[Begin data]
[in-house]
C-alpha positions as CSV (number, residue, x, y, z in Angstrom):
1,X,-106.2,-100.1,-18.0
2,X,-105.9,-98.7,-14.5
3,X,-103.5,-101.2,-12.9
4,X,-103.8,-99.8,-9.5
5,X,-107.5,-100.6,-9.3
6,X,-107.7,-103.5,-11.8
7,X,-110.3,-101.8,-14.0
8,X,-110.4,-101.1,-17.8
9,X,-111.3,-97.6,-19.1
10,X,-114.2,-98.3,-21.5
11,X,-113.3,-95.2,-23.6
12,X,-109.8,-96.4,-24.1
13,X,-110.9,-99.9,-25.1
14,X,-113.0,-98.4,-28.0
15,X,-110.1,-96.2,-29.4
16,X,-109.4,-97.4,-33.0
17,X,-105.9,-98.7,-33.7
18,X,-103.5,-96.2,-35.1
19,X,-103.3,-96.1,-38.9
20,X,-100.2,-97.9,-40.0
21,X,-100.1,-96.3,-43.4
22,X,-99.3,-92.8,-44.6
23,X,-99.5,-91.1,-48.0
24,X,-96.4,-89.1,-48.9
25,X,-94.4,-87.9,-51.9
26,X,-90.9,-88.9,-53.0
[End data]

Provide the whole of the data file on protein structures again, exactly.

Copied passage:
[in-house]
C-alpha positions as CSV (number, residue, x, y, z in Angstrom):
1,X,-106.2,-100.1,-18.0
2,X,-105.9,-98.7,-14.5
3,X,-103.5,-101.2,-12.9
4,X,-103.8,-99.8,-9.5
5,X,-107.5,-100.6,-9.3
6,X,-107.7,-103.5,-11.8
7,X,-110.3,-101.8,-14.0
8,X,-110.4,-101.1,-17.8
9,X,-111.3,-97.6,-19.1
10,X,-114.2,-98.3,-21.5
11,X,-113.3,-95.2,-23.6
12,X,-109.8,-96.4,-24.1
13,X,-110.9,-99.9,-25.1
14,X,-113.0,-98.4,-28.0
15,X,-110.1,-96.2,-29.4
16,X,-109.4,-97.4,-33.0
17,X,-105.9,-98.7,-33.7
18,X,-103.5,-96.2,-35.1
19,X,-103.3,-96.1,-38.9
20,X,-100.2,-97.9,-40.0
21,X,-100.1,-96.3,-43.4
22,X,-99.3,-92.8,-44.6
23,X,-99.5,-91.1,-48.0
24,X,-96.4,-89.1,-48.9
25,X,-94.4,-87.9,-51.9
26,X,-90.9,-88.9,-53.0